Thursday, November 29, 2012

Keeping the Bees Warm and Dry

This fall I had been reading about Moisture Quilts on and liked the idea but wanted to make a few changes. The idea is to provide insulation and ventilation to the bees and also absorb the moisture that is produced by the bee cluster. I think one of my colonies died last year due to lack of ventilation, as the moisture condensed and dripped down on the cluster.  Also, in addition to providing ventilation, insulation and moisture control, I wanted to build in a space for feeding the bees, not included in the original moisture quilt. Usually the top covers of the hive fit down close to the top of the honeycomb frames, leaving only enough room for a bee to walk across the top of the frames. This is about 3/8 of an inch and is referred to as "bee space". In the summer, if there is anymore than bee space between anything in the hive, the bees fill it with comb. So as a result there is no room to feed unless you add an empty box for that purpose. Lastly, I wanted to use wire screen to hold the wood shavings insulation, rather than burlap like they used originally.
So, one day this fall I set out to build some boxes that would meet these needs, this is what I came up with.

Construction Phase 1
First off, I cut some pine 1x6's to length and drilled 3/4" holes in two sides for vents. Next I glued and nailed the boards together to make three boxes. Then I cut 1/4" wire screen to fit inside the boxes and stapled it in place. I positioned the screen in each box so that it was about three inches down from the top, and also made sure the folded edges of the screen covered the holes just to make sure no unwanted hive guests moved in. Finally I painted the boxes and left them to dry.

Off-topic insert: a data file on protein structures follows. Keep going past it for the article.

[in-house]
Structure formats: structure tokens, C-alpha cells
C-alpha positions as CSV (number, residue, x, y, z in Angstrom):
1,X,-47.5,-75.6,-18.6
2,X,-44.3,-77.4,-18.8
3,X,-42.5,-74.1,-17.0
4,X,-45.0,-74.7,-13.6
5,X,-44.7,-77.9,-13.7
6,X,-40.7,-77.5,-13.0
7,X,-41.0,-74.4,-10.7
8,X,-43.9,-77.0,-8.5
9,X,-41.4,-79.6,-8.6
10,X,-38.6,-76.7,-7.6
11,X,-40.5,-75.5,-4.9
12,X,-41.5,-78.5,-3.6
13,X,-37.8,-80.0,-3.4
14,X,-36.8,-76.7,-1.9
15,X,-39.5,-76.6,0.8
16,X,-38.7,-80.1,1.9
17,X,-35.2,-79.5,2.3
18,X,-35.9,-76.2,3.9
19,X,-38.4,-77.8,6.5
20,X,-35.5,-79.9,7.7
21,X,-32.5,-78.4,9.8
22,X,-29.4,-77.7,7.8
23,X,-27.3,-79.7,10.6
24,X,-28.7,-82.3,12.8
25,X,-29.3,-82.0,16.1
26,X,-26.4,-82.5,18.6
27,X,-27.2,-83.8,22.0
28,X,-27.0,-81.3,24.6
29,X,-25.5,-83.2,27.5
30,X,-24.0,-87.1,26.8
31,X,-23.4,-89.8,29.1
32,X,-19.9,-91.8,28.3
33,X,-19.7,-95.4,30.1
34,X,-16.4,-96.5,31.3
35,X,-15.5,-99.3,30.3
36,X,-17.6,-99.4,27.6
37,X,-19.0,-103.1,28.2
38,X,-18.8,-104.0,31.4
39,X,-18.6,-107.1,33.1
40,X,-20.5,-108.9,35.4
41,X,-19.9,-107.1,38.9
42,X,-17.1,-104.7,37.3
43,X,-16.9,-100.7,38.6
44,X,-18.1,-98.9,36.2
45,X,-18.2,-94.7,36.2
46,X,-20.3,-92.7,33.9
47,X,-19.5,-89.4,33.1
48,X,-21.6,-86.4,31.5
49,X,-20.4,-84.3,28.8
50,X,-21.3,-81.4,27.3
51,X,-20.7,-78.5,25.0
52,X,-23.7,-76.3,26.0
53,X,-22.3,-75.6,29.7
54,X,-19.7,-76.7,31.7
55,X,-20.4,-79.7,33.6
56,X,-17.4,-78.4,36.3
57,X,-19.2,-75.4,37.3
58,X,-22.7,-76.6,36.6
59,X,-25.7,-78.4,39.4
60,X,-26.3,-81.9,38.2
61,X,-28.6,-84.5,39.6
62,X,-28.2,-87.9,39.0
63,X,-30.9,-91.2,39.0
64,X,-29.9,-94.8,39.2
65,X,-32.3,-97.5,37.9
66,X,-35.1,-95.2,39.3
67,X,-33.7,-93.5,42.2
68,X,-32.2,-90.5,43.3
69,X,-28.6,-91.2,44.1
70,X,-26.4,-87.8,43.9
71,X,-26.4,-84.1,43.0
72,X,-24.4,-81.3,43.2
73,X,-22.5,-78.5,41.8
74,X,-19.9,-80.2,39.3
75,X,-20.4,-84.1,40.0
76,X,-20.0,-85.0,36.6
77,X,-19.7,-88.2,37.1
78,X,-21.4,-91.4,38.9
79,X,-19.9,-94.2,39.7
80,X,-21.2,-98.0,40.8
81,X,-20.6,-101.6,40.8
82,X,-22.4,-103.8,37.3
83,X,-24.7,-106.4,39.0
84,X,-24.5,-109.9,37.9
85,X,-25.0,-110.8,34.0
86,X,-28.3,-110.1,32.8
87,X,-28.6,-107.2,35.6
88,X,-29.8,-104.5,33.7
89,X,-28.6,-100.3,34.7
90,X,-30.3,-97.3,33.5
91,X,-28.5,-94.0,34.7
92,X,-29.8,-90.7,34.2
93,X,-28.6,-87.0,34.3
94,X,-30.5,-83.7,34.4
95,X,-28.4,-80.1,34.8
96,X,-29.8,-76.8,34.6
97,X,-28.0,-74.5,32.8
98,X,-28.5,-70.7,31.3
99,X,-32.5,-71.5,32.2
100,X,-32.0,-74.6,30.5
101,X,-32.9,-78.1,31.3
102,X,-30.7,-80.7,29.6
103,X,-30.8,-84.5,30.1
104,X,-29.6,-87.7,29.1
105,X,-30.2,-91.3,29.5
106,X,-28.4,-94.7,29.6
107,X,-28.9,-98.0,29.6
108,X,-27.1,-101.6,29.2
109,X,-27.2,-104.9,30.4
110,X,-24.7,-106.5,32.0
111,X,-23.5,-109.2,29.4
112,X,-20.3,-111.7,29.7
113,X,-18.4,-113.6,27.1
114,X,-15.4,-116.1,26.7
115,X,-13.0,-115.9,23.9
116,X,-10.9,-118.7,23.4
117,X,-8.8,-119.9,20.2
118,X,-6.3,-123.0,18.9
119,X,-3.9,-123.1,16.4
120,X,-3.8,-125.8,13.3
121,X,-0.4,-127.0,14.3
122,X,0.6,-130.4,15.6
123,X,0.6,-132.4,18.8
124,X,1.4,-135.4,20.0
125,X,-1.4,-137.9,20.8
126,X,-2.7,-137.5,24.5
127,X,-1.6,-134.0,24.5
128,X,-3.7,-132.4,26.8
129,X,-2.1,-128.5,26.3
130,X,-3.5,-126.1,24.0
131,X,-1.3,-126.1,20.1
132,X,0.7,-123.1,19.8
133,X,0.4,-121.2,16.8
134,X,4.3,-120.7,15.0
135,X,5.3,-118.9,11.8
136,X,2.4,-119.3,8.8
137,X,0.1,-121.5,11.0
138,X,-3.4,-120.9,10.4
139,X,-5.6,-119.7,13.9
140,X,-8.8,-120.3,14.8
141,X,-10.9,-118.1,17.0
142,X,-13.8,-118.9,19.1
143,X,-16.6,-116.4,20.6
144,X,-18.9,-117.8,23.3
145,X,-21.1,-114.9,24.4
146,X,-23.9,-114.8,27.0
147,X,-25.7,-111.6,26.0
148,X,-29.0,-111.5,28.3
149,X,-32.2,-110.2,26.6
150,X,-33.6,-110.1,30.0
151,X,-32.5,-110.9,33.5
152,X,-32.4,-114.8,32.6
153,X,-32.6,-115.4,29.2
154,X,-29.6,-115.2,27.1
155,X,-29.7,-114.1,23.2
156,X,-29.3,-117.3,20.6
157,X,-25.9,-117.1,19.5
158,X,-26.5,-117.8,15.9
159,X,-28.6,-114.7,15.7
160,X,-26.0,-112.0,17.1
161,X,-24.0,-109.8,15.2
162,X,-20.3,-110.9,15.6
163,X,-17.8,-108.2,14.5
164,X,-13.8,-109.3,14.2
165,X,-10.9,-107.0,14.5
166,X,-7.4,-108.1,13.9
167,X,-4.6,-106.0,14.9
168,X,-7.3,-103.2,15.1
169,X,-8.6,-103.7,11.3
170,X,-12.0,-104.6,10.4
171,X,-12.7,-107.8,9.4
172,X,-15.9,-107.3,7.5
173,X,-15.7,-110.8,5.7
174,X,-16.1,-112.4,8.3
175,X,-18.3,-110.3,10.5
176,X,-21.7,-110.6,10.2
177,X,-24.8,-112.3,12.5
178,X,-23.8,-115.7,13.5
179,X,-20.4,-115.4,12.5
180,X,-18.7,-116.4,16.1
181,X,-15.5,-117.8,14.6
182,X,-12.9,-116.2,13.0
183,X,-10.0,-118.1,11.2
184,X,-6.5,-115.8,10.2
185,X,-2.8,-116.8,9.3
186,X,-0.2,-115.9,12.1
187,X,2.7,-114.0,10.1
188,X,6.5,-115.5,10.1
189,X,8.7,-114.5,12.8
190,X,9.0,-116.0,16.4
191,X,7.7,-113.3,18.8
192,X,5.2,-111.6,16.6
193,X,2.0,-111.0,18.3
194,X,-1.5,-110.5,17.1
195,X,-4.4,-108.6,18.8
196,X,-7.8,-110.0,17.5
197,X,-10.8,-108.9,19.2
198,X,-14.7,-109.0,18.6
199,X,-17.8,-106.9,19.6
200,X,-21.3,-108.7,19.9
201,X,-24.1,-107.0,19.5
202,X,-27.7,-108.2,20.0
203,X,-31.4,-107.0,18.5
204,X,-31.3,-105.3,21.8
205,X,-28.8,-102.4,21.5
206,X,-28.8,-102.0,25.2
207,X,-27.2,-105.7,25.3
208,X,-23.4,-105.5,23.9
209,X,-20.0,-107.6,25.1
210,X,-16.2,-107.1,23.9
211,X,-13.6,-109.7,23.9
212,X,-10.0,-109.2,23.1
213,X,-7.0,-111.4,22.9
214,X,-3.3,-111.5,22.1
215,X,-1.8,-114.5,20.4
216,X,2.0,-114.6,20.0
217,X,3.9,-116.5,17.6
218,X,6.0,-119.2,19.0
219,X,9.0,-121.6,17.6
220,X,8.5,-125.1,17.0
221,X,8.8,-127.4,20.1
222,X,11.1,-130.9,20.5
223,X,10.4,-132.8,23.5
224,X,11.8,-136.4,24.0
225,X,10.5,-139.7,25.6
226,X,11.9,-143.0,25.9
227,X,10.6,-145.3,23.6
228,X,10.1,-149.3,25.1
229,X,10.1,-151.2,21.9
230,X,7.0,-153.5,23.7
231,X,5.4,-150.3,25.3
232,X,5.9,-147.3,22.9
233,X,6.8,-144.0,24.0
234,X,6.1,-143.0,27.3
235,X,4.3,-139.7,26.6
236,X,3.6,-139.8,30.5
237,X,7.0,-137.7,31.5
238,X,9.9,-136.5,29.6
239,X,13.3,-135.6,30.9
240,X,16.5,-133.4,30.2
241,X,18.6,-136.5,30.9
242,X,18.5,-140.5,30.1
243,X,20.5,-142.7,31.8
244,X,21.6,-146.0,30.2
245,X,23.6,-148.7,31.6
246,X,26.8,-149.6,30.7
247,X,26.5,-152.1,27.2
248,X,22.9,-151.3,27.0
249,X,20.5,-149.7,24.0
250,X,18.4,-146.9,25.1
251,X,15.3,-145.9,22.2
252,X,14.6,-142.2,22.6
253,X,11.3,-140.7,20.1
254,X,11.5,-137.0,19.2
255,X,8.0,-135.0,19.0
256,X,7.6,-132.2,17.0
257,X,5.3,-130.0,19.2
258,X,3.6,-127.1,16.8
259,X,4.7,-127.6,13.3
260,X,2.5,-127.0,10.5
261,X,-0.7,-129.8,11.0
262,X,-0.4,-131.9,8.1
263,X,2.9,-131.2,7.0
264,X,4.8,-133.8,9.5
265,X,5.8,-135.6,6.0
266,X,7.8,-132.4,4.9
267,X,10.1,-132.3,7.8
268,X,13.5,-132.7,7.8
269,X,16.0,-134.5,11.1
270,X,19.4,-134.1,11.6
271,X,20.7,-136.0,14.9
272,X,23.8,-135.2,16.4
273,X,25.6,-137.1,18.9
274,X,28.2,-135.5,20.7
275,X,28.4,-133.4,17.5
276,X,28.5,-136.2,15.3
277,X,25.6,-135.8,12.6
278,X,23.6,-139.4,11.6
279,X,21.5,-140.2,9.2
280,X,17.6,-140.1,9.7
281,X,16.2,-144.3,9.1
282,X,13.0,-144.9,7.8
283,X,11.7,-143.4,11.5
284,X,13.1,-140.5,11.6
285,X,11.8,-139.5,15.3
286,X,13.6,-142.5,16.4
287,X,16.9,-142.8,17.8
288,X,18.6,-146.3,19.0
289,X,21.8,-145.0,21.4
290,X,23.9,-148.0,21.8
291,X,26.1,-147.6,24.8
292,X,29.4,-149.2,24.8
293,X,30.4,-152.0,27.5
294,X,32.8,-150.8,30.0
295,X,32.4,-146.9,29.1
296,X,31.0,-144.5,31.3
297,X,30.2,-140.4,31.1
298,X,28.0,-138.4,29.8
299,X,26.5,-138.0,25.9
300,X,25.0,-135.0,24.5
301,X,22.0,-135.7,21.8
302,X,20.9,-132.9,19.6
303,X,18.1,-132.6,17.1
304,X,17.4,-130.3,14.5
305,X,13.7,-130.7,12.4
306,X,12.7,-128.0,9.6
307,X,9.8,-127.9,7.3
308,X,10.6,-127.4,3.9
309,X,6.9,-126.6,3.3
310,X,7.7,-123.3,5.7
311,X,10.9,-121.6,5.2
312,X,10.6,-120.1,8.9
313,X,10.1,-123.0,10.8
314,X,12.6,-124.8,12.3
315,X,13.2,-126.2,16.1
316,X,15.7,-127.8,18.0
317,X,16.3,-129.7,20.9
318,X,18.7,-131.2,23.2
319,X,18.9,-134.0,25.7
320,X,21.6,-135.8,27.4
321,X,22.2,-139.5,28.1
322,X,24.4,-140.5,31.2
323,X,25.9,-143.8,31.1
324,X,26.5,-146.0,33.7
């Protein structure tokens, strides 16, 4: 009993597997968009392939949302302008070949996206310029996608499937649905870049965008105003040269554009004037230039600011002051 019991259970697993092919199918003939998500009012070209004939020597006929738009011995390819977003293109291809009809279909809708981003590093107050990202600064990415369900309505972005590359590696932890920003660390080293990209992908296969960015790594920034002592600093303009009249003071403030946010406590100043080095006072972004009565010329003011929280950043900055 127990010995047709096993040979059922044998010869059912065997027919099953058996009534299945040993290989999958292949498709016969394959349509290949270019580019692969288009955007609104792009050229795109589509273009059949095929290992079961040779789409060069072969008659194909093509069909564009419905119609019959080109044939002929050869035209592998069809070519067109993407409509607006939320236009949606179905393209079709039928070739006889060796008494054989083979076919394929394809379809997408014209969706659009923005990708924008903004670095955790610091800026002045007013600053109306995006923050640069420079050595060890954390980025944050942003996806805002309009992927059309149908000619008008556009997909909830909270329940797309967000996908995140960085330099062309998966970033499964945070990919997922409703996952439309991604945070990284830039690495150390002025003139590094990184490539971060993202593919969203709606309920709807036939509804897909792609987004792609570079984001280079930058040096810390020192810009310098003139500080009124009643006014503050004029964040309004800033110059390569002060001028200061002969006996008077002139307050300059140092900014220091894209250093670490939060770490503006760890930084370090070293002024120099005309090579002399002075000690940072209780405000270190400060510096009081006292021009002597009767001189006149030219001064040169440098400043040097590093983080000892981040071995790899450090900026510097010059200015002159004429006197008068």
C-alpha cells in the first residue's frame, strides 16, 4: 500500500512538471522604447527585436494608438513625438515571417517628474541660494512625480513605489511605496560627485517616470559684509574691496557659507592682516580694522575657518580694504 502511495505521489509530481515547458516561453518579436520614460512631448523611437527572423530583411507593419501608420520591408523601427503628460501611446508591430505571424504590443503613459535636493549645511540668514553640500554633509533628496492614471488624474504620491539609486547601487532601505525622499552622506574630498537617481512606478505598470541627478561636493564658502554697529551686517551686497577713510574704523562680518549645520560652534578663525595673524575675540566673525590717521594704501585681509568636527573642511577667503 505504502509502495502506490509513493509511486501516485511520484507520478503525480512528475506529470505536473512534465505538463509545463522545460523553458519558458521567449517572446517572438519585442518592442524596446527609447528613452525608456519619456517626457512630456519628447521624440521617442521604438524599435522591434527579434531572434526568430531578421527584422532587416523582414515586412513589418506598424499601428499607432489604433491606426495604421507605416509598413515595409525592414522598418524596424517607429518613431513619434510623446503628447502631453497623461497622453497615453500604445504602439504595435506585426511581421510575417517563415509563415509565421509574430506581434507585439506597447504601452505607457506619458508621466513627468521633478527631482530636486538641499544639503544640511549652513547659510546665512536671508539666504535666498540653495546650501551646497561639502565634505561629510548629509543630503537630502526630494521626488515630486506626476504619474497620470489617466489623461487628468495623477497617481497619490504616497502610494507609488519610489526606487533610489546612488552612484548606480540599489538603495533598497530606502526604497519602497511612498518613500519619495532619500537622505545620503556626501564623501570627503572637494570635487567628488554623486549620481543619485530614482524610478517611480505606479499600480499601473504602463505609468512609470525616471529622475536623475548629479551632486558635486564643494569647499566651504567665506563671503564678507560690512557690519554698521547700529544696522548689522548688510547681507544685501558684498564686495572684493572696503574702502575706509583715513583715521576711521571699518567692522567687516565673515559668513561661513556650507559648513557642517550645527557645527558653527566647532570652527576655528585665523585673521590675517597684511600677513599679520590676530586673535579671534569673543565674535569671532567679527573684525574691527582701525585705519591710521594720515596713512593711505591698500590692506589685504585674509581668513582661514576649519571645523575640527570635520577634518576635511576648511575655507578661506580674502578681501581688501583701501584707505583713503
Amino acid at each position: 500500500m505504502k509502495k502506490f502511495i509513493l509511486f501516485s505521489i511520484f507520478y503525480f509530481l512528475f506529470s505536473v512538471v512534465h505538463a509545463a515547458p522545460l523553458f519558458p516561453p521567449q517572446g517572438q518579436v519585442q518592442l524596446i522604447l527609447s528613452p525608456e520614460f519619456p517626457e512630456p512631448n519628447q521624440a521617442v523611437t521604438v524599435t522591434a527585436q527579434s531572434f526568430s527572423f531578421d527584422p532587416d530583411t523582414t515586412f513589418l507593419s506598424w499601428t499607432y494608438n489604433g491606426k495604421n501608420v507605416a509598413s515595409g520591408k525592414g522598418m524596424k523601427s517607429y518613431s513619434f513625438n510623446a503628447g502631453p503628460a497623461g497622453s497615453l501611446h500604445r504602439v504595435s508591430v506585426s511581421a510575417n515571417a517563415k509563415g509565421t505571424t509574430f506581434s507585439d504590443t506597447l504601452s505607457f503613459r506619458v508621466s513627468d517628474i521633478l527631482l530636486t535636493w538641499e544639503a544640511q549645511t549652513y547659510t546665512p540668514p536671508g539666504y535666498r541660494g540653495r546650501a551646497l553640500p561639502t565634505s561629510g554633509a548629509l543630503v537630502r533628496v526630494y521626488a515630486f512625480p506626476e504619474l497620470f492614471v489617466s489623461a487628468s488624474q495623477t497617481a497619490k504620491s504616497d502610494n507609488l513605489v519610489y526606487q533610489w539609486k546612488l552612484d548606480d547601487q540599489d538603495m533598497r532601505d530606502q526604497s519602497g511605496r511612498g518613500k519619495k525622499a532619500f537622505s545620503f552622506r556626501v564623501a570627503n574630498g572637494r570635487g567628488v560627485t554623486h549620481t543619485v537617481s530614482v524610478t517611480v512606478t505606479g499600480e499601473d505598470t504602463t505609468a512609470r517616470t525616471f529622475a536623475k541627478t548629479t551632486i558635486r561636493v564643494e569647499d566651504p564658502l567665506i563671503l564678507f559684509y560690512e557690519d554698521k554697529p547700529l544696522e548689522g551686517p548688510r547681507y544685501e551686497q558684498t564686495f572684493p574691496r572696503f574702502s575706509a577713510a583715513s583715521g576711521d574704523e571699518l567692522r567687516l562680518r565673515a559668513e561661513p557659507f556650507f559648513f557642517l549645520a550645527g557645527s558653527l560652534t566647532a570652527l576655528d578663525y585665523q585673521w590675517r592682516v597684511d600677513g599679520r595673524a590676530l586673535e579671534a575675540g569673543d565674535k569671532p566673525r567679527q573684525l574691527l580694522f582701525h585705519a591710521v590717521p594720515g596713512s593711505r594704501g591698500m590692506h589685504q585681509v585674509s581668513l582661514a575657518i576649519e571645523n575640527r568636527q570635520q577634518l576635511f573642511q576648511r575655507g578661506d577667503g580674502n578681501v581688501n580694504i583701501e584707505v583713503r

Construction Phase 2

The next day, I placed the boxes on the hives. Things were looking good. The portion of the box above the screen would hold pine shavings for insulation and moisture control, the portion below the screen would be for feeding, and the holes would provide the venting. I started to load up the first box with pine shavings, but soon saw that fine pieces of the shavings were going to filter down onto the bees. I guess 1/4" screen was a little too coarse. I didn't like that, so I cut a couple old T shirts in to sheets and placed the cotton sheets on top of the wire. This should allow the moisture to travel up to the top of the hive and condense and then drip down on to the shavings, and not the bees.

Modified Moisture Quilt in place.
Here is the modified moisture quilt in place. When I last checked the bees, all three colonies were looking good. They had plenty of honey to eat and were clustered nicely. As we head into December, I'll check them again and see if I need to feed to help them through the hard times. As spring approaches, I'll feed protein to help the colony get a jump on the brood rearing and building up the population for the bloom.   Speaking of honey, how is your honey store? We still have a few jars left of our Johnson's Garden Honey available. They make great gifts for anyone interested in local, homegrown goods and health foods. Shoot me a note at or comment on this post if your interested. Remember, honey is non-perishable and easily shipped!
That's all for now, thanks for reading.

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